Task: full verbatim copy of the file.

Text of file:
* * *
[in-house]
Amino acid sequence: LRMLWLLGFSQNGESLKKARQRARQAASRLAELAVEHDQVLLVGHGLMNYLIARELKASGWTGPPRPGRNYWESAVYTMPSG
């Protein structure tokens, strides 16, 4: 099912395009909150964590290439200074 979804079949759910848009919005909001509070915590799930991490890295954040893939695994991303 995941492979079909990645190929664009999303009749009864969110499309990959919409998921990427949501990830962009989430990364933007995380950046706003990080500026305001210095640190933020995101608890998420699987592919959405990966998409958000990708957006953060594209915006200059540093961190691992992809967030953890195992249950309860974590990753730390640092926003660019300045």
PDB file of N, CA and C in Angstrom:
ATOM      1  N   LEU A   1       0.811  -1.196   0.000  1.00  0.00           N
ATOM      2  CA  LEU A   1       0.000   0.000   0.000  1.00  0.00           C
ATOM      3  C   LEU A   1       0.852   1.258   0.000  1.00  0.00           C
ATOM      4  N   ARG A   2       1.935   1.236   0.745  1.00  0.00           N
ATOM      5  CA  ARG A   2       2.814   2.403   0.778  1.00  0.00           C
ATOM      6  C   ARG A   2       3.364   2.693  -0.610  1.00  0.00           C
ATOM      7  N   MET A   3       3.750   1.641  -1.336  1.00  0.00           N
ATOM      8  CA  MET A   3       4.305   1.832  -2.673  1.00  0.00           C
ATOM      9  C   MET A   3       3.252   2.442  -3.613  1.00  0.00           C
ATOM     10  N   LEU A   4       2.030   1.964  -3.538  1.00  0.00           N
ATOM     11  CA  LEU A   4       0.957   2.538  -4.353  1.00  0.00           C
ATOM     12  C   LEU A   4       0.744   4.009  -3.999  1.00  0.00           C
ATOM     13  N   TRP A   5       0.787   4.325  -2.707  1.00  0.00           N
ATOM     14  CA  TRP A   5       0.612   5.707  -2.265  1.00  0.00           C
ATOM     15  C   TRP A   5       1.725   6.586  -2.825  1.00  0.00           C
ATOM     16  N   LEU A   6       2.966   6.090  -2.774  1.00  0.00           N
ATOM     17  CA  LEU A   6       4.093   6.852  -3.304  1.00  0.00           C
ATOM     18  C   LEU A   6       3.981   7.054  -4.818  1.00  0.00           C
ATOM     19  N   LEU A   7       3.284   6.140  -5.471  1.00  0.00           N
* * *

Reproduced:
[in-house]
Amino acid sequence: LRMLWLLGFSQNGESLKKARQRARQAASRLAELAVEHDQVLLVGHGLMNYLIARELKASGWTGPPRPGRNYWESAVYTMPSG
């Protein structure tokens, strides 16, 4: 099912395009909150964590290439200074 979804079949759910848009919005909001509070915590799930991490890295954040893939695994991303 995941492979079909990645190929664009999303009749009864969110499309990959919409998921990427949501990830962009989430990364933007995380950046706003990080500026305001210095640190933020995101608890998420699987592919959405990966998409958000990708957006953060594209915006200059540093961190691992992809967030953890195992249950309860974590990753730390640092926003660019300045």
PDB file of N, CA and C in Angstrom:
ATOM      1  N   LEU A   1       0.811  -1.196   0.000  1.00  0.00           N
ATOM      2  CA  LEU A   1       0.000   0.000   0.000  1.00  0.00           C
ATOM      3  C   LEU A   1       0.852   1.258   0.000  1.00  0.00           C
ATOM      4  N   ARG A   2       1.935   1.236   0.745  1.00  0.00           N
ATOM      5  CA  ARG A   2       2.814   2.403   0.778  1.00  0.00           C
ATOM      6  C   ARG A   2       3.364   2.693  -0.610  1.00  0.00           C
ATOM      7  N   MET A   3       3.750   1.641  -1.336  1.00  0.00           N
ATOM      8  CA  MET A   3       4.305   1.832  -2.673  1.00  0.00           C
ATOM      9  C   MET A   3       3.252   2.442  -3.613  1.00  0.00           C
ATOM     10  N   LEU A   4       2.030   1.964  -3.538  1.00  0.00           N
ATOM     11  CA  LEU A   4       0.957   2.538  -4.353  1.00  0.00           C
ATOM     12  C   LEU A   4       0.744   4.009  -3.999  1.00  0.00           C
ATOM     13  N   TRP A   5       0.787   4.325  -2.707  1.00  0.00           N
ATOM     14  CA  TRP A   5       0.612   5.707  -2.265  1.00  0.00           C
ATOM     15  C   TRP A   5       1.725   6.586  -2.825  1.00  0.00           C
ATOM     16  N   LEU A   6       2.966   6.090  -2.774  1.00  0.00           N
ATOM     17  CA  LEU A   6       4.093   6.852  -3.304  1.00  0.00           C
ATOM     18  C   LEU A   6       3.981   7.054  -4.818  1.00  0.00           C
ATOM     19  N   LEU A   7       3.284   6.140  -5.471  1.00  0.00           N